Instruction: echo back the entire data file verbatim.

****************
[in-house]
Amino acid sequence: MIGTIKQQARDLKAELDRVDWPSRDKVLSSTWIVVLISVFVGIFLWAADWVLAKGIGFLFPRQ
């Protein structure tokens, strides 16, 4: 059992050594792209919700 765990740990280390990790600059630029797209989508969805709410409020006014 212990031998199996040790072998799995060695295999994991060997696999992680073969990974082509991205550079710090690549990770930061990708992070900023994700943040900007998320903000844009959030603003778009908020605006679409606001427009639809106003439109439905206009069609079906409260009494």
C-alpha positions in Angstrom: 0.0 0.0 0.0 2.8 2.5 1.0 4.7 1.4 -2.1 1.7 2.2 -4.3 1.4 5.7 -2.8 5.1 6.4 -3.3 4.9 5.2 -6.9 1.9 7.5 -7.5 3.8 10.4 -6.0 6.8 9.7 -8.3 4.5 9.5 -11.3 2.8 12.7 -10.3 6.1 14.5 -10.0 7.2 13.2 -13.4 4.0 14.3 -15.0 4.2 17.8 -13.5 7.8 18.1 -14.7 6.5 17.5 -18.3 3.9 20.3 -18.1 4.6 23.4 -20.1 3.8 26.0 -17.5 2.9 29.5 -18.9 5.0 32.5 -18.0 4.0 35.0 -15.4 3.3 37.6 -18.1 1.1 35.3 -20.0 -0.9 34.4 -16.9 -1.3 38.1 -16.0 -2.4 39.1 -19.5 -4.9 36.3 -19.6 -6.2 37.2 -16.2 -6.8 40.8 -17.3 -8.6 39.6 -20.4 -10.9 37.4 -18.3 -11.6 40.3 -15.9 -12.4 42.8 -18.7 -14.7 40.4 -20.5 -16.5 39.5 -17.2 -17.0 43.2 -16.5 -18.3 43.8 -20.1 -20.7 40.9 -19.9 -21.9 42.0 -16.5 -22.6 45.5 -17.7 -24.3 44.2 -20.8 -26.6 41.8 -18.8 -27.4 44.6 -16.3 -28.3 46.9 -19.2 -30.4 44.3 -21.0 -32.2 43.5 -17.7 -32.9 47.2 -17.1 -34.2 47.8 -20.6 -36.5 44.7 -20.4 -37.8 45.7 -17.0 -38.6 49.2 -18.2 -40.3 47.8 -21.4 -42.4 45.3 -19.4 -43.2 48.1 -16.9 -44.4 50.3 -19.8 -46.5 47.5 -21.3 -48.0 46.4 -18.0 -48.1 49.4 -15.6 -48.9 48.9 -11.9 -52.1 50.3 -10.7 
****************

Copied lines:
[in-house]
Amino acid sequence: MIGTIKQQARDLKAELDRVDWPSRDKVLSSTWIVVLISVFVGIFLWAADWVLAKGIGFLFPRQ
């Protein structure tokens, strides 16, 4: 059992050594792209919700 765990740990280390990790600059630029797209989508969805709410409020006014 212990031998199996040790072998799995060695295999994991060997696999992680073969990974082509991205550079710090690549990770930061990708992070900023994700943040900007998320903000844009959030603003778009908020605006679409606001427009639809106003439109439905206009069609079906409260009494």
C-alpha positions in Angstrom: 0.0 0.0 0.0 2.8 2.5 1.0 4.7 1.4 -2.1 1.7 2.2 -4.3 1.4 5.7 -2.8 5.1 6.4 -3.3 4.9 5.2 -6.9 1.9 7.5 -7.5 3.8 10.4 -6.0 6.8 9.7 -8.3 4.5 9.5 -11.3 2.8 12.7 -10.3 6.1 14.5 -10.0 7.2 13.2 -13.4 4.0 14.3 -15.0 4.2 17.8 -13.5 7.8 18.1 -14.7 6.5 17.5 -18.3 3.9 20.3 -18.1 4.6 23.4 -20.1 3.8 26.0 -17.5 2.9 29.5 -18.9 5.0 32.5 -18.0 4.0 35.0 -15.4 3.3 37.6 -18.1 1.1 35.3 -20.0 -0.9 34.4 -16.9 -1.3 38.1 -16.0 -2.4 39.1 -19.5 -4.9 36.3 -19.6 -6.2 37.2 -16.2 -6.8 40.8 -17.3 -8.6 39.6 -20.4 -10.9 37.4 -18.3 -11.6 40.3 -15.9 -12.4 42.8 -18.7 -14.7 40.4 -20.5 -16.5 39.5 -17.2 -17.0 43.2 -16.5 -18.3 43.8 -20.1 -20.7 40.9 -19.9 -21.9 42.0 -16.5 -22.6 45.5 -17.7 -24.3 44.2 -20.8 -26.6 41.8 -18.8 -27.4 44.6 -16.3 -28.3 46.9 -19.2 -30.4 44.3 -21.0 -32.2 43.5 -17.7 -32.9 47.2 -17.1 -34.2 47.8 -20.6 -36.5 44.7 -20.4 -37.8 45.7 -17.0 -38.6 49.2 -18.2 -40.3 47.8 -21.4 -42.4 45.3 -19.4 -43.2 48.1 -16.9 -44.4 50.3 -19.8 -46.5 47.5 -21.3 -48.0 46.4 -18.0 -48.1 49.4 -15.6 -48.9 48.9 -11.9 -52.1 50.3 -10.7 